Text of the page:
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Letter: Low-income families could use vacant homes

Councilman Dan Panico (center left) and Supervisor Edward

Councilman Dan Panico (center left) and Supervisor Edward Romaine (center right) look on while a comdemned home at 33 Ashwood Drive in Shirley, part of Romaine's "Dirty Dozen" list of derelict houses, is demolished by employees of the town of Brookhaven in an effort to help clean up the neighborhood and rid it of such unsafe structures, March 12, 2015. Photo Credit: Daniel Brennan

Two Newsday stories on March 24 reported on Long Island's housing crisis.

"Taking it to the bank" explained that municipalities want banks that own foreclosed homes to maintain the vacant structures.

"Hearing tomorrow on housing project" said the nonprofit organization Concern for Independent Living seeks to build housing in Middle Island for veterans.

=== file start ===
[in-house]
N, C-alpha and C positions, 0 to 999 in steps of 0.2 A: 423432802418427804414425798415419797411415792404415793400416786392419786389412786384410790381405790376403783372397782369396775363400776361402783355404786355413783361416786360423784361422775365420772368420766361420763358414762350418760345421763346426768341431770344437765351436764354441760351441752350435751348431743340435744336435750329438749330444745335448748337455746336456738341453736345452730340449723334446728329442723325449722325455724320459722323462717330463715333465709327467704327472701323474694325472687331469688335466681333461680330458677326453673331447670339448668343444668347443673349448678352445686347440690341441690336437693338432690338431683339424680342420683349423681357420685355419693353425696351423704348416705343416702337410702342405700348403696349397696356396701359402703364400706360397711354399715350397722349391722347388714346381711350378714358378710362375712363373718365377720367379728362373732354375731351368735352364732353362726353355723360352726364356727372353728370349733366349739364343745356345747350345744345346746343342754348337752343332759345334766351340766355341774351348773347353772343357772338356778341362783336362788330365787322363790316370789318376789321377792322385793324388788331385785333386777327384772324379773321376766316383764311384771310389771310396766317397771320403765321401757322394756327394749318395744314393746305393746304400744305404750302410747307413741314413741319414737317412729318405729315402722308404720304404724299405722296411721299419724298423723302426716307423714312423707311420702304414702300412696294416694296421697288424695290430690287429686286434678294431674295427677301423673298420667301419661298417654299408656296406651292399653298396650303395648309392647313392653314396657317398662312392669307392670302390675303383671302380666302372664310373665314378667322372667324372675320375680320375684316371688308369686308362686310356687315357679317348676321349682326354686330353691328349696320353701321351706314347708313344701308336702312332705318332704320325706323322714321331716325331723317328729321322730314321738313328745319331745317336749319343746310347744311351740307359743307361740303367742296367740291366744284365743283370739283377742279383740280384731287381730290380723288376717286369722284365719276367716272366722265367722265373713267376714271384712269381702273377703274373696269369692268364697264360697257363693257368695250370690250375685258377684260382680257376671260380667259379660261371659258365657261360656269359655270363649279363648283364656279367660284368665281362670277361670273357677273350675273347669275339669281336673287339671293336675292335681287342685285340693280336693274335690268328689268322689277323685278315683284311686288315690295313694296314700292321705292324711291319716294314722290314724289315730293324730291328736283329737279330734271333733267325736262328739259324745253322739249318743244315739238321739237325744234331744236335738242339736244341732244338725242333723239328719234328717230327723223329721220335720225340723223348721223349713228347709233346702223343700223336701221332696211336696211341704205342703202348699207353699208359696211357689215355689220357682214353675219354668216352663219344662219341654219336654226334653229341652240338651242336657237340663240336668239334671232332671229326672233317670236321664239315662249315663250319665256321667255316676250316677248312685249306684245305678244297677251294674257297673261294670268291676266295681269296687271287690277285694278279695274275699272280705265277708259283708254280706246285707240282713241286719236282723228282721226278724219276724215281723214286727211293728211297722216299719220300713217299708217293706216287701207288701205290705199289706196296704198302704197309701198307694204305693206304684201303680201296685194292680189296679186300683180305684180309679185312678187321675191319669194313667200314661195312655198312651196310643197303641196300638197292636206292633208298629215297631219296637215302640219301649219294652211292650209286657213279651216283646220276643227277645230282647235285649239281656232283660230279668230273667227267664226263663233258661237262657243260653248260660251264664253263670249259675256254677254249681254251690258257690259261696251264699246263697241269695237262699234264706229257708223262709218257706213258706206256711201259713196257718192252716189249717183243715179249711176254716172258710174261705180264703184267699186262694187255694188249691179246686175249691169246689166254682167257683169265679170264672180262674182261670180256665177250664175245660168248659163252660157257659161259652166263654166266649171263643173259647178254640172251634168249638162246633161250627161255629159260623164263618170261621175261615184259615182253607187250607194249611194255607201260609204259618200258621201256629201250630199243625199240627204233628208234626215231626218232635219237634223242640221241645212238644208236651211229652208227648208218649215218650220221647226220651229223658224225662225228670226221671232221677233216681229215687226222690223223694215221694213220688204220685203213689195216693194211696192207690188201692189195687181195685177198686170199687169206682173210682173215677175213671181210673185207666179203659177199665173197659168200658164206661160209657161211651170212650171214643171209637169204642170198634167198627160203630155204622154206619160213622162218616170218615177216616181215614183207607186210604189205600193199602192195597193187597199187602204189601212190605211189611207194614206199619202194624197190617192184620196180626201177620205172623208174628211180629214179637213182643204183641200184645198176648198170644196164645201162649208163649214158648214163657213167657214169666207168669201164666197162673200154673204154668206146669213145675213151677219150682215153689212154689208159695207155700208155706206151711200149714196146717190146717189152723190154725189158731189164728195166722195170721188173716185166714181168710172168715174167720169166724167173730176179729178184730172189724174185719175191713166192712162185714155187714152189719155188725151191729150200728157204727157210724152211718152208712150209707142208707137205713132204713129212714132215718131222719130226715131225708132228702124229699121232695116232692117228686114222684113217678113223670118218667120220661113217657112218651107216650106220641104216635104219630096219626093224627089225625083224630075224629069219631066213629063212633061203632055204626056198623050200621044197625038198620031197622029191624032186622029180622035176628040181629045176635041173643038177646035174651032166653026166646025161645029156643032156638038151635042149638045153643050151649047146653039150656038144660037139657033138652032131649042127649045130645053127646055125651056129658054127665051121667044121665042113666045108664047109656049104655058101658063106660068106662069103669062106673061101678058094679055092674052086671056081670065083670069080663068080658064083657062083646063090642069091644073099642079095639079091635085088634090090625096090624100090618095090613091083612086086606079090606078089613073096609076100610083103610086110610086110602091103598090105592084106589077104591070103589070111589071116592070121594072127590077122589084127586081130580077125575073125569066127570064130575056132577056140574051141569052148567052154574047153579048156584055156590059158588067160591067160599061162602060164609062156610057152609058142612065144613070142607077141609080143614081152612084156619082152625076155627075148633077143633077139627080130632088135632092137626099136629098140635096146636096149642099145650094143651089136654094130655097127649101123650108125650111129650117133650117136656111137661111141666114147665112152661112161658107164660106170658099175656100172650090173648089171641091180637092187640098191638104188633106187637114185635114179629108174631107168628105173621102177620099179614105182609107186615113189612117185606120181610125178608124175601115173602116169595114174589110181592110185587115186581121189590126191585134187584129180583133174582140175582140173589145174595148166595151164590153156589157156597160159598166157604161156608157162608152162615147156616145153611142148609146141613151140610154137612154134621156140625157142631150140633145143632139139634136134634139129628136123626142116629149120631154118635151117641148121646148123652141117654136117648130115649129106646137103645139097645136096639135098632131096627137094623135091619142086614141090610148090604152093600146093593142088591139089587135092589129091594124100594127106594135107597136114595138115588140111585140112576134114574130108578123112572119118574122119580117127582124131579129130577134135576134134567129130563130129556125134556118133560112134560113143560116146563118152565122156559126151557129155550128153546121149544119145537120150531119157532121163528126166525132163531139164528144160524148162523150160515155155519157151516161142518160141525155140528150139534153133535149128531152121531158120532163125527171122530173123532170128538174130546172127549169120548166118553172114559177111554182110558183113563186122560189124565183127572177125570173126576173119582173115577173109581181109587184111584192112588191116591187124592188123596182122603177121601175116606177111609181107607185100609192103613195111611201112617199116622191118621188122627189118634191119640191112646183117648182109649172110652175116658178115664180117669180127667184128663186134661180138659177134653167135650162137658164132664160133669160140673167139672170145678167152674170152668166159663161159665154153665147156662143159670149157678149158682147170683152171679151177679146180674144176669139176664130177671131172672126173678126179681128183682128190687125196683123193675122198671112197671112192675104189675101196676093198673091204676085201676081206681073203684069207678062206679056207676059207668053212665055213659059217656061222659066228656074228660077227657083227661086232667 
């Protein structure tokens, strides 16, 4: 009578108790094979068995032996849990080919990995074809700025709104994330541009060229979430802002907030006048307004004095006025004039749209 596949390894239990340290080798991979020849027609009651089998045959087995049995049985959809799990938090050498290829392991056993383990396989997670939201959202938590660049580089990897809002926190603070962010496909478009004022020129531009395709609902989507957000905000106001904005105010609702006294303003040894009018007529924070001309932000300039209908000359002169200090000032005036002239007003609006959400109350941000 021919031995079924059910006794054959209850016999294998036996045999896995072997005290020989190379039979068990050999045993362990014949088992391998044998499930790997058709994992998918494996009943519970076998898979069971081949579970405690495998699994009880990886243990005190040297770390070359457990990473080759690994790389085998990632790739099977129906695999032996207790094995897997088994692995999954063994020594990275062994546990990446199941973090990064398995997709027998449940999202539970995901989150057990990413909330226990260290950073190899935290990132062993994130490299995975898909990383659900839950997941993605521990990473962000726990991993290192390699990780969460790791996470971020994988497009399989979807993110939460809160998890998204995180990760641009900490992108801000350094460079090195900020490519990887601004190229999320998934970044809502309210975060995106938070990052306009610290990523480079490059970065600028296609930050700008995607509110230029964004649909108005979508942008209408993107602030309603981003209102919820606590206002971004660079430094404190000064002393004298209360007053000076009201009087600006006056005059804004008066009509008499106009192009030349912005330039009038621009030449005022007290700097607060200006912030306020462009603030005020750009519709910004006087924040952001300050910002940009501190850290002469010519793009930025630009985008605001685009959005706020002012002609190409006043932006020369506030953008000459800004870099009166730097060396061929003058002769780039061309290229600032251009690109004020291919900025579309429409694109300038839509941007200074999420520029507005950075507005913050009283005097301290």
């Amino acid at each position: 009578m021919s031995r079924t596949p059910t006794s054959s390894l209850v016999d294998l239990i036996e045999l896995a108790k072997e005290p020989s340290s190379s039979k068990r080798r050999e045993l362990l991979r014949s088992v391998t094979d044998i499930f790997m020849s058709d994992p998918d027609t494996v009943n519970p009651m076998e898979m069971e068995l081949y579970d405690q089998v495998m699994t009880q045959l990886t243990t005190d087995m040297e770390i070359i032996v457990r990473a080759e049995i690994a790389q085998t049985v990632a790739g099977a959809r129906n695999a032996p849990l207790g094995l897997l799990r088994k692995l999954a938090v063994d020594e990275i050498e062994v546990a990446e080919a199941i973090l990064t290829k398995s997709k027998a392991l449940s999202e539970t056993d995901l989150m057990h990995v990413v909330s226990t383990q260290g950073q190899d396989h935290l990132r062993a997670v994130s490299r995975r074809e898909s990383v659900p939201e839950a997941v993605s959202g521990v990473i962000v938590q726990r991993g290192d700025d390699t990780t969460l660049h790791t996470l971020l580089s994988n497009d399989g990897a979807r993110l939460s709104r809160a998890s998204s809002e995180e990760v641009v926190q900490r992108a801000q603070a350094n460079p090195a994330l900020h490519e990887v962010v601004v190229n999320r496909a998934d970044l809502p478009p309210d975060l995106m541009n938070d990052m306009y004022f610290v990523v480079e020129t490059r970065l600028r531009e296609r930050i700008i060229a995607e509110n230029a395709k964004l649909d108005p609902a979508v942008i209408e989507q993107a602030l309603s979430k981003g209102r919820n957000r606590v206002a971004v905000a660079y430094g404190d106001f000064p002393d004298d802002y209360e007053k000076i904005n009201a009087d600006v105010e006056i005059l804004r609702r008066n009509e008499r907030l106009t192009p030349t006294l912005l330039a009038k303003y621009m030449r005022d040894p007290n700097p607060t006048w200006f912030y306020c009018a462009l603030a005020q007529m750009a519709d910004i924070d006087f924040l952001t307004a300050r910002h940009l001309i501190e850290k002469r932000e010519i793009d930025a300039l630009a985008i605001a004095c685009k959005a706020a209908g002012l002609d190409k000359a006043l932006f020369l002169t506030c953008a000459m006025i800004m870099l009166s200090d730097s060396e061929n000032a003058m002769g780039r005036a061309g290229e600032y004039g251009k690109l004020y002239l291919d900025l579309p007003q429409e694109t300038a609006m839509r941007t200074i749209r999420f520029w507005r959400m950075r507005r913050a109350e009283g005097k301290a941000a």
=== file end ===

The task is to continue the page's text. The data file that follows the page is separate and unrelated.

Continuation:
Here's an idea: Connect Concern for Independent Living with the banks that own the foreclosures. It would be a marriage made in heaven. Blighted properties could be cleaned up by local construction workers, which would be awesome for the local economy, and low-income families could move in.

This would be a win-win for communities that suffer when a house goes vacant, and for families which would receive low-income housing in established communities.

Banks need to stop holding communities with blighted properties hostage because they are waiting to sell a property for its earlier purchase price. That ship has sailed.

Lauren Carmichael, Coram

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